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No, ‘Survivor,’ Not Everyone Is ‘Subconsciously’ Racist

Conversations about race on the hit TV show ‘Survivor’ are becoming more frequent, and this season proves to be no exception.


Conversations about race on the hit TV show “Survivor” are becoming more frequent, and this season proves to be no exception. In the reality show’s latest race-based controversy, black castaways Drea Wheeler and Maryanne Oketch became emotional after seeing that the first two contestants voted onto the Season 42 jury, Chanelle Howell and Rocksroy Bailey, were also black.

“I was so proud because we have four black contestants in Survivor,” Drea said during tribal council after Probst prompted her to explain her reaction. “And then it always happens where at one point the black contestants get booted out — Boom! Boom! Boom! — and then that’s exactly what this is right now. So yeah, I’m pissed.”

When Probst asked if she thought the votes that put Chanelle and Rocksroy out of the game were “race-related,” Drea invoked language reminiscent of the ideology expressed by critical race theorists such as Robin DiAngelo and Henry Rogers (a.k.a. Ibram X. Kendi).

“Subconsciously, a little bit of that, unfortunately,” she said. “I see now I have to play the game a little harder. I can tell you right now, I’m playing my idol tonight so that I can stay in this game. I’m not gonna let that happen to another one of us. Point blank. It’s a reset for me. This was a game-changer.”

Coming into the tribal council, Maryanne was one of the four “blue” tribe members who had agreed with castaway Jonathan Young’s plan to vote Drea off the show. Jonathan made it clear to his allies during conversations earlier that he was concerned about keeping Drea in the game because she had an immunity idol, which, if played, made her safe from being voted off the island.

After hearing Drea’s thoughts, however, Maryanne changed course.

“I can’t write Drea’s name down [now],” Maryanne said. “I literally cannot. I walked into tribal, I saw two black people. I cannot write her name down. I’m so sorry.”

Maryanne went on to say that “if I write Drea’s name right now, that means that I’m a part of a perpetuating problem.”

It’s similar to the rhetoric castaway and “all-black alliance” member Liana Wallace used to describe her feelings about voting off another black player last season. At the time, Liana claimed that black “has this currency that can kill you” and playing “Survivor” “is about uplifting other black people and giving black people something to root for, [aside from] everything else that’s out there that’s killing us.”

The difference between last season’s race moment and this season’s moment is that Drea and Maryanne’s comments got pushback from a tribemate in the moment. When Jonathan heard Drea and Maryanne say the three white people in her tribe might vote her off because a small part of their brains biased them against her skin color, he was visibly upset.

“I don’t feel this is right, because y’all are coming at this like we’re racists,” he said.

The rest of the tribe seemed taken aback by Jonathan’s blunt reply, but he doubled down. When Maryanne also brought up “subconscious bias,” he pointed out “that’s saying I’m subconsciously racist.” Both Maryanne and Drea vehemently denied believing their white teammates were racists.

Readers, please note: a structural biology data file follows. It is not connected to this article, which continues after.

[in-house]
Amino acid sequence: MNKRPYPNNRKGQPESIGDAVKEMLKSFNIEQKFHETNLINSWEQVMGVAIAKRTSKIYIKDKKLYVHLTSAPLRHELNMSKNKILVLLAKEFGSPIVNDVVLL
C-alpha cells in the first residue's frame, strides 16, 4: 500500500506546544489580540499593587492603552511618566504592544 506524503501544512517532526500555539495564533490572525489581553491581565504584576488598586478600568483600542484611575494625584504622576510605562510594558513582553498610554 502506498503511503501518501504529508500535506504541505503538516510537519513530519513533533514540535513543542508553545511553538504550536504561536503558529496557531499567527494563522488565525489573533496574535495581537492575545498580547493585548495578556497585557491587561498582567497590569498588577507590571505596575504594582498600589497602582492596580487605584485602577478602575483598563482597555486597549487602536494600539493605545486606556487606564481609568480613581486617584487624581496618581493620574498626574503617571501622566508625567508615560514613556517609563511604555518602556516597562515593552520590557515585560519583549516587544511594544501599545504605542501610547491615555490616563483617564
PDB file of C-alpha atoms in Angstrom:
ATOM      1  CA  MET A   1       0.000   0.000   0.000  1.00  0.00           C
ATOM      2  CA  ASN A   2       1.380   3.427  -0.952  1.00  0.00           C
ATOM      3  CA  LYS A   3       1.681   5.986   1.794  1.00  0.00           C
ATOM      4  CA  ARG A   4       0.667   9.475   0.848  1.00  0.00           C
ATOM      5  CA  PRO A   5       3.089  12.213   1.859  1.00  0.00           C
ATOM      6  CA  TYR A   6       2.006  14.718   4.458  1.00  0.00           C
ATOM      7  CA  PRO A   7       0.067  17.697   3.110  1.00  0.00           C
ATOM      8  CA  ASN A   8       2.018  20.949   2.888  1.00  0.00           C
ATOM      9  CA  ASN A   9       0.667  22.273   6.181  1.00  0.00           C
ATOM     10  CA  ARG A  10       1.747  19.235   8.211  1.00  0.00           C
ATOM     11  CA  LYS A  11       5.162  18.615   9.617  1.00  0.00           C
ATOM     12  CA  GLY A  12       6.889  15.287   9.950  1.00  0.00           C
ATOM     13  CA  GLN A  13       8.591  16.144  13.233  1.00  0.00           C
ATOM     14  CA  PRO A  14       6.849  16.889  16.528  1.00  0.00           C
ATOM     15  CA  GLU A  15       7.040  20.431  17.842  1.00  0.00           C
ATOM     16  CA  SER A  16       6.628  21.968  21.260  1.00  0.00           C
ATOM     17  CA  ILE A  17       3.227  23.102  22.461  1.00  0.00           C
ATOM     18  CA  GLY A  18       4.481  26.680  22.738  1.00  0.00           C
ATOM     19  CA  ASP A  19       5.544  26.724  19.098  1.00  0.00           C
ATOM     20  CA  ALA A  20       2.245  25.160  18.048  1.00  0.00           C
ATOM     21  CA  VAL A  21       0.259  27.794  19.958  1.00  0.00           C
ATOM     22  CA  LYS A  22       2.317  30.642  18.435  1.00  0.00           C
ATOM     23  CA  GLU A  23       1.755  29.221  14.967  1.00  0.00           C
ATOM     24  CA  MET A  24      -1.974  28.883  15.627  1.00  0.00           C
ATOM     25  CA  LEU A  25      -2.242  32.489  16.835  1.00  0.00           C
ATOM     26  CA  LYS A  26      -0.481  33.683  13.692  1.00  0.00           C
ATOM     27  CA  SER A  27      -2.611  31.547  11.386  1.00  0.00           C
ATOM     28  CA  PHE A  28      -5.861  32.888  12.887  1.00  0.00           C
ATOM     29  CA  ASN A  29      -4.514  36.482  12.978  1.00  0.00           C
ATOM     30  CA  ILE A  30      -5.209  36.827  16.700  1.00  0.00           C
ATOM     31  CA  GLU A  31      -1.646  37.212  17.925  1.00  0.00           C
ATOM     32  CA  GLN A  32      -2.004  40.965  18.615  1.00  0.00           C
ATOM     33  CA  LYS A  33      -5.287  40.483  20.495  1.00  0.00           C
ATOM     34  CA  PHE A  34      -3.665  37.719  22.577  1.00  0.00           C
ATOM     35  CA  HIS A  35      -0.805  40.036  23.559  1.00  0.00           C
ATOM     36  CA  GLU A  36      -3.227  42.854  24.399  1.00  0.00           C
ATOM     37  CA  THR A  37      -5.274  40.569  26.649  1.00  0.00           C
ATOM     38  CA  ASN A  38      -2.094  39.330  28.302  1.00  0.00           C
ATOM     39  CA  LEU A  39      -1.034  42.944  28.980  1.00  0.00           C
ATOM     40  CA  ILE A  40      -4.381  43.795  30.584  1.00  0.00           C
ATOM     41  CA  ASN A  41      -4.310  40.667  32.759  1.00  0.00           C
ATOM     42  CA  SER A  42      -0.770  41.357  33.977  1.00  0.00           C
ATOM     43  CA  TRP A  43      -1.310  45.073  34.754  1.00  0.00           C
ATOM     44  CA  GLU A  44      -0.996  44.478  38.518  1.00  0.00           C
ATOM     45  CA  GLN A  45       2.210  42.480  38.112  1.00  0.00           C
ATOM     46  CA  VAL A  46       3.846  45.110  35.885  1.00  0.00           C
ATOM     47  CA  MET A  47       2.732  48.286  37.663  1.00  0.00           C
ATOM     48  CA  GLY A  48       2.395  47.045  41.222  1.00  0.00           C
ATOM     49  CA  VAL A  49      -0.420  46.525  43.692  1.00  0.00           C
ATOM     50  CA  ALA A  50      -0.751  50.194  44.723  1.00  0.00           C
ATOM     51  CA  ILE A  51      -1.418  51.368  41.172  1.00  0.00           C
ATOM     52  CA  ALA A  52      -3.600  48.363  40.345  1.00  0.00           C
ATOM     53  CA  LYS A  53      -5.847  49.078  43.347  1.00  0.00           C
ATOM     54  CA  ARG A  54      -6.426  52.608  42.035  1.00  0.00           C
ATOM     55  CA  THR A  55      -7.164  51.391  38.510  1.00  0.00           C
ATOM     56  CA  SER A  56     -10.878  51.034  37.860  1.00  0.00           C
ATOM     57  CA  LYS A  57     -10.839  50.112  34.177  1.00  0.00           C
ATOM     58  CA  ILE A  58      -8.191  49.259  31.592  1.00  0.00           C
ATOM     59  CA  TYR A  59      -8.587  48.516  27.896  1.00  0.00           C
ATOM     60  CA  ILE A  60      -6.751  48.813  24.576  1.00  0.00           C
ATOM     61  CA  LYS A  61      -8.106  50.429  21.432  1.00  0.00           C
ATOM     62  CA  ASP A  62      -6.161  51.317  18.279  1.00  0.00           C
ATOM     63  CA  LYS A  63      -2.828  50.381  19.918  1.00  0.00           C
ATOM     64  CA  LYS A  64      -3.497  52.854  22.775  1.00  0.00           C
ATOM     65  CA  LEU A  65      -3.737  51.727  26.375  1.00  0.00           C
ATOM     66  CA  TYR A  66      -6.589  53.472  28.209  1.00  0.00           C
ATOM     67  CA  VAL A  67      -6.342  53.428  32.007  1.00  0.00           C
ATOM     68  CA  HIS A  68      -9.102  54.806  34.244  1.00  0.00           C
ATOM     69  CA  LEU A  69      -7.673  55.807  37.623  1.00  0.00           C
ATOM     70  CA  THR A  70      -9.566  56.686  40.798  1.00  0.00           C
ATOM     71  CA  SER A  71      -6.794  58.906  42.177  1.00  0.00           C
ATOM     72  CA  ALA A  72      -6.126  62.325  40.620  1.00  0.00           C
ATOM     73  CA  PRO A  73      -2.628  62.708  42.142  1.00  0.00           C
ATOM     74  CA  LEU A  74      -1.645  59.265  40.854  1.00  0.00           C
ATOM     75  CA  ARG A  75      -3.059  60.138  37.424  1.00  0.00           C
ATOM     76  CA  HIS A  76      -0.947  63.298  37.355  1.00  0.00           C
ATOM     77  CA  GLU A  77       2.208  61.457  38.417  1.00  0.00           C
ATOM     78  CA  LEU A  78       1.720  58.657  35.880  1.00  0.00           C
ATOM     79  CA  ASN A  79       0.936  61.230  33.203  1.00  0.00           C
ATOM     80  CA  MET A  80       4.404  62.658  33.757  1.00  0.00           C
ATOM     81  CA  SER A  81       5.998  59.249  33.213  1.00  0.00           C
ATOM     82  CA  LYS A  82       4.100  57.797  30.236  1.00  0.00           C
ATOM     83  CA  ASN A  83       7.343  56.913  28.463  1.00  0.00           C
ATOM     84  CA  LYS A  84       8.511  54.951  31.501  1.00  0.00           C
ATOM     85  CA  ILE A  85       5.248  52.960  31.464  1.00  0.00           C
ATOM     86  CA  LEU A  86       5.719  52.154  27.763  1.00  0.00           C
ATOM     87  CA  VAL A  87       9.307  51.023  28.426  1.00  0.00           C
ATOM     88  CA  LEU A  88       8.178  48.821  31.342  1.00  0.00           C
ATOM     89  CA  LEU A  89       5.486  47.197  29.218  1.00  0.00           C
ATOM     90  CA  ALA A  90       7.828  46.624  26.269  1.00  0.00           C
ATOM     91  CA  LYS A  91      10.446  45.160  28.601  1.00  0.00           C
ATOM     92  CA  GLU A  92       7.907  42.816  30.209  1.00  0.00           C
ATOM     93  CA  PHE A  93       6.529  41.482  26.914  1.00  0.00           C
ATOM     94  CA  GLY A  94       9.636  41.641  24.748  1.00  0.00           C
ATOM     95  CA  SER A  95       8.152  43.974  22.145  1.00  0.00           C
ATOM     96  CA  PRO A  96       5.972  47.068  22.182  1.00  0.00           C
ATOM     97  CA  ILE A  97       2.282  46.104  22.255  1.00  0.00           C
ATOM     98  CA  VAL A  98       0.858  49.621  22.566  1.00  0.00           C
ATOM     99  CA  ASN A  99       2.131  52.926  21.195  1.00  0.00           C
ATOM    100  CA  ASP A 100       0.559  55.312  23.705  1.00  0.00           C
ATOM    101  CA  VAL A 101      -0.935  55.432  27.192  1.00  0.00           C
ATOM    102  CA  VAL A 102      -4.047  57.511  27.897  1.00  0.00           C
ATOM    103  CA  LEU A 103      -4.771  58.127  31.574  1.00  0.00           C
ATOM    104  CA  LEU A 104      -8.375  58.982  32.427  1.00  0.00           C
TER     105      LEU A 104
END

Drea and Maryanne may not have explicitly called Jonathan, Lindsey, and Tori racists, but the underlying message is the same. Both Drea and Maryanne automatically believed that because their tribe members were white, they harbored deep and possibly even unknown biases towards black people even though they had no evidence of this.

The idea that everyone has implicit bias is widespread and often spoon-fed to woke corporations, schools, and universities but it’s a lie backed up by weak studies and propped up by people with political agendas. According to that ideology, you’re a racist unless you’ve taken drastic steps to become an anti-racist because everything must be viewed through a race-based lens.

You must “educate yourself” by paying for “anti-racist” grifters or purchasing their books. And even after all of that, you might still be called a racist simply because you were born a certain way. It’s a scam ideology that indicts people for their skin color. That’s why parents and Republican legislators all over the nation have rejected its presence in classrooms.

Simply put: Jonathan was right to reject the premise that he has a “subconscious bias” against black people that pushed him to vote out Drea, because it’s a lie. “Survivor” may be an accelerated “social experiment,” but no one has the standing to accuse other strangers he met less than a month ago of being something that gets people fired, censored, and canceled in the real world simply because they are white.

Jonathan’s motivations to target Drea were clear from the beginning, and they had nothing to do with her skin color.

Similarly, his fellow castaways also had legitimate reasons to vote out Rocksroy, who was charged by his tribemates as bossy, inconsiderate, and hard to negotiate with, and Chanelle, who caught heat for being repeatedly untrustworthy. Rocksroy and Chanelle were voted off the island fair and square, not because one of the most racially, culturally, and religiously diverse casts in “Survivor” history was too privileged or too reliant on mental messages from some biased parts of their brains to decide who to get rid of.

In the end, both Drea and Maryanne chose to play their idols, which prevented them from receiving any game-ending votes. They claimed they didn’t want their “stand” to be made into a “race thing,” but it’s a little too late for that.